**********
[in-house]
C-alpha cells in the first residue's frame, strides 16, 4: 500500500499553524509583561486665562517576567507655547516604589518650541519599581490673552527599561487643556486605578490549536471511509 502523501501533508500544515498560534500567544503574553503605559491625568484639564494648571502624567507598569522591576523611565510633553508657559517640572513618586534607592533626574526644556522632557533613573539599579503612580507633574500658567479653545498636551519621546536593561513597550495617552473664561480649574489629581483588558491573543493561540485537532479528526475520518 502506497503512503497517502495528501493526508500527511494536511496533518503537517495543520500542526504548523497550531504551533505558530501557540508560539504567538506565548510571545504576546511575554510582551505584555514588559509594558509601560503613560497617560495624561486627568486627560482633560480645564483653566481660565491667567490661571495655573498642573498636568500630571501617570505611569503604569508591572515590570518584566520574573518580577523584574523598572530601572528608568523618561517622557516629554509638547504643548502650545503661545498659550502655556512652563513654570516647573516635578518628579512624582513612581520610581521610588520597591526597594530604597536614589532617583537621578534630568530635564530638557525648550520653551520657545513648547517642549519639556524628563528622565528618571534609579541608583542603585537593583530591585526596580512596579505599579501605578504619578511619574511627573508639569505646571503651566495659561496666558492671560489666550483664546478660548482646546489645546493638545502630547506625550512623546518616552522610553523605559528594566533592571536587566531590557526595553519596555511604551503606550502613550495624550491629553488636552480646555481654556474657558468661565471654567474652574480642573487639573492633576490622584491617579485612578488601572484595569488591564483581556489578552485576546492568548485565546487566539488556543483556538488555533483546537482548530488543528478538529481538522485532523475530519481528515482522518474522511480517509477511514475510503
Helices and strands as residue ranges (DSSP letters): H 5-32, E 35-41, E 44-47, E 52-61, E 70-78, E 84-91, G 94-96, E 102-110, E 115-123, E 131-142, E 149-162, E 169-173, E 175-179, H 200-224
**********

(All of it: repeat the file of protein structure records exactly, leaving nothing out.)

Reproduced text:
[in-house]
C-alpha cells in the first residue's frame, strides 16, 4: 500500500499553524509583561486665562517576567507655547516604589518650541519599581490673552527599561487643556486605578490549536471511509 502523501501533508500544515498560534500567544503574553503605559491625568484639564494648571502624567507598569522591576523611565510633553508657559517640572513618586534607592533626574526644556522632557533613573539599579503612580507633574500658567479653545498636551519621546536593561513597550495617552473664561480649574489629581483588558491573543493561540485537532479528526475520518 502506497503512503497517502495528501493526508500527511494536511496533518503537517495543520500542526504548523497550531504551533505558530501557540508560539504567538506565548510571545504576546511575554510582551505584555514588559509594558509601560503613560497617560495624561486627568486627560482633560480645564483653566481660565491667567490661571495655573498642573498636568500630571501617570505611569503604569508591572515590570518584566520574573518580577523584574523598572530601572528608568523618561517622557516629554509638547504643548502650545503661545498659550502655556512652563513654570516647573516635578518628579512624582513612581520610581521610588520597591526597594530604597536614589532617583537621578534630568530635564530638557525648550520653551520657545513648547517642549519639556524628563528622565528618571534609579541608583542603585537593583530591585526596580512596579505599579501605578504619578511619574511627573508639569505646571503651566495659561496666558492671560489666550483664546478660548482646546489645546493638545502630547506625550512623546518616552522610553523605559528594566533592571536587566531590557526595553519596555511604551503606550502613550495624550491629553488636552480646555481654556474657558468661565471654567474652574480642573487639573492633576490622584491617579485612578488601572484595569488591564483581556489578552485576546492568548485565546487566539488556543483556538488555533483546537482548530488543528478538529481538522485532523475530519481528515482522518474522511480517509477511514475510503
Helices and strands as residue ranges (DSSP letters): H 5-32, E 35-41, E 44-47, E 52-61, E 70-78, E 84-91, G 94-96, E 102-110, E 115-123, E 131-142, E 149-162, E 169-173, E 175-179, H 200-224